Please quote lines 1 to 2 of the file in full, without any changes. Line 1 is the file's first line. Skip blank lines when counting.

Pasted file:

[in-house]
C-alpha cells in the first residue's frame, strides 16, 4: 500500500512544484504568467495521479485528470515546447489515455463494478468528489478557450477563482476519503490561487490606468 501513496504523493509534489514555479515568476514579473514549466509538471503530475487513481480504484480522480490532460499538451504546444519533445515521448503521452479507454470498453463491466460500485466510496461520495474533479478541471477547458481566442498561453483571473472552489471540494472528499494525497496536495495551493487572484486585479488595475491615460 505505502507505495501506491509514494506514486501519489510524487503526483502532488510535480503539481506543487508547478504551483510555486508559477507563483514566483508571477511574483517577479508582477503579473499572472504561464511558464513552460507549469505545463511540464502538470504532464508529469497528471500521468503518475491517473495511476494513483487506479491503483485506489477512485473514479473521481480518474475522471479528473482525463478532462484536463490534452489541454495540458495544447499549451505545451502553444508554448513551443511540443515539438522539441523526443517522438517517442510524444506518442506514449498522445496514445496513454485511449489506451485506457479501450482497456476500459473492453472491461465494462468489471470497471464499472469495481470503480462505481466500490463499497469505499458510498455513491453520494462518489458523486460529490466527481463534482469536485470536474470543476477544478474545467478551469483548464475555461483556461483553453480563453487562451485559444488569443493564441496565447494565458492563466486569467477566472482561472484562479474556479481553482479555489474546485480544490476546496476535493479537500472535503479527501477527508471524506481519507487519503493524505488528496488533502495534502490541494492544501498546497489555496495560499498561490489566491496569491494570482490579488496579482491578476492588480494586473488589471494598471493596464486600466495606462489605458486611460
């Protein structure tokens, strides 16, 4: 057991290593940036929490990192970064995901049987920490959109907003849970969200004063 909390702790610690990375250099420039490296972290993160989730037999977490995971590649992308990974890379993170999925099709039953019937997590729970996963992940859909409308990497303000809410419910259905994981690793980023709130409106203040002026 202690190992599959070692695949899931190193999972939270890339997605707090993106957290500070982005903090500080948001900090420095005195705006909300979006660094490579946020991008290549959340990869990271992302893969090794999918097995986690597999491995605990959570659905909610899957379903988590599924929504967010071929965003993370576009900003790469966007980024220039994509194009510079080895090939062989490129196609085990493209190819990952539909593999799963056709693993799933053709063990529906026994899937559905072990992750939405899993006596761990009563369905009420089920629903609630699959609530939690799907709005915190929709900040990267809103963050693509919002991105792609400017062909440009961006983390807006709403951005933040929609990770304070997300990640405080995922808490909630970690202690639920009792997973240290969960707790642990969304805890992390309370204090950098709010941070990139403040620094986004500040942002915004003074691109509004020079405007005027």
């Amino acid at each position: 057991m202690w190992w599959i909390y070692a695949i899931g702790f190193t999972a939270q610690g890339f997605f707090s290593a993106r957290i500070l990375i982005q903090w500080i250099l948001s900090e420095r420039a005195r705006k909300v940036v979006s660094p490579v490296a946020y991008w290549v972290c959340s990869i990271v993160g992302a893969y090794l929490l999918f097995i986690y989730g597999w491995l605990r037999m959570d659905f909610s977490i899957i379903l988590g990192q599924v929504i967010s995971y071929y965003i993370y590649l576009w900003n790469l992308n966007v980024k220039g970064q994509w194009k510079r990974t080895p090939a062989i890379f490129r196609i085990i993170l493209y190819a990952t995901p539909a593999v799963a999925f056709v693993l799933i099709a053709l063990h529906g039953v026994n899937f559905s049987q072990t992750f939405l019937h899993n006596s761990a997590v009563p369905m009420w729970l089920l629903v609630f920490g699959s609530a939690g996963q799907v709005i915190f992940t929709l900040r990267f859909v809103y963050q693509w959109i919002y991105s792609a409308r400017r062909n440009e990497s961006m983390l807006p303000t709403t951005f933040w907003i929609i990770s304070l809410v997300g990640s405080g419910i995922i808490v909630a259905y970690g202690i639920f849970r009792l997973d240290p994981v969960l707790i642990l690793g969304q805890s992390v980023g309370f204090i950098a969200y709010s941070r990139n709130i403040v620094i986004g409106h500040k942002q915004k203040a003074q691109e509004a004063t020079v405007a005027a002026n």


[in-house]
C-alpha cells in the first residue's frame, strides 16, 4: 500500500512544484504568467495521479485528470515546447489515455463494478468528489478557450477563482476519503490561487490606468 501513496504523493509534489514555479515568476514579473514549466509538471503530475487513481480504484480522480490532460499538451504546444519533445515521448503521452479507454470498453463491466460500485466510496461520495474533479478541471477547458481566442498561453483571473472552489471540494472528499494525497496536495495551493487572484486585479488595475491615460 505505502507505495501506491509514494506514486501519489510524487503526483502532488510535480503539481506543487508547478504551483510555486508559477507563483514566483508571477511574483517577479508582477503579473499572472504561464511558464513552460507549469505545463511540464502538470504532464508529469497528471500521468503518475491517473495511476494513483487506479491503483485506489477512485473514479473521481480518474475522471479528473482525463478532462484536463490534452489541454495540458495544447499549451505545451502553444508554448513551443511540443515539438522539441523526443517522438517517442510524444506518442506514449498522445496514445496513454485511449489506451485506457479501450482497456476500459473492453472491461465494462468489471470497471464499472469495481470503480462505481466500490463499497469505499458510498455513491453520494462518489458523486460529490466527481463534482469536485470536474470543476477544478474545467478551469483548464475555461483556461483553453480563453487562451485559444488569443493564441496565447494565458492563466486569467477566472482561472484562479474556479481553482479555489474546485480544490476546496476535493479537500472535503479527501477527508471524506481519507487519503493524505488528496488533502495534502490541494492544501498546497489555496495560499498561490489566491496569491494570482490579488496579482491578476492588480494586473488589471494598471493596464486600466495606462489605458486611460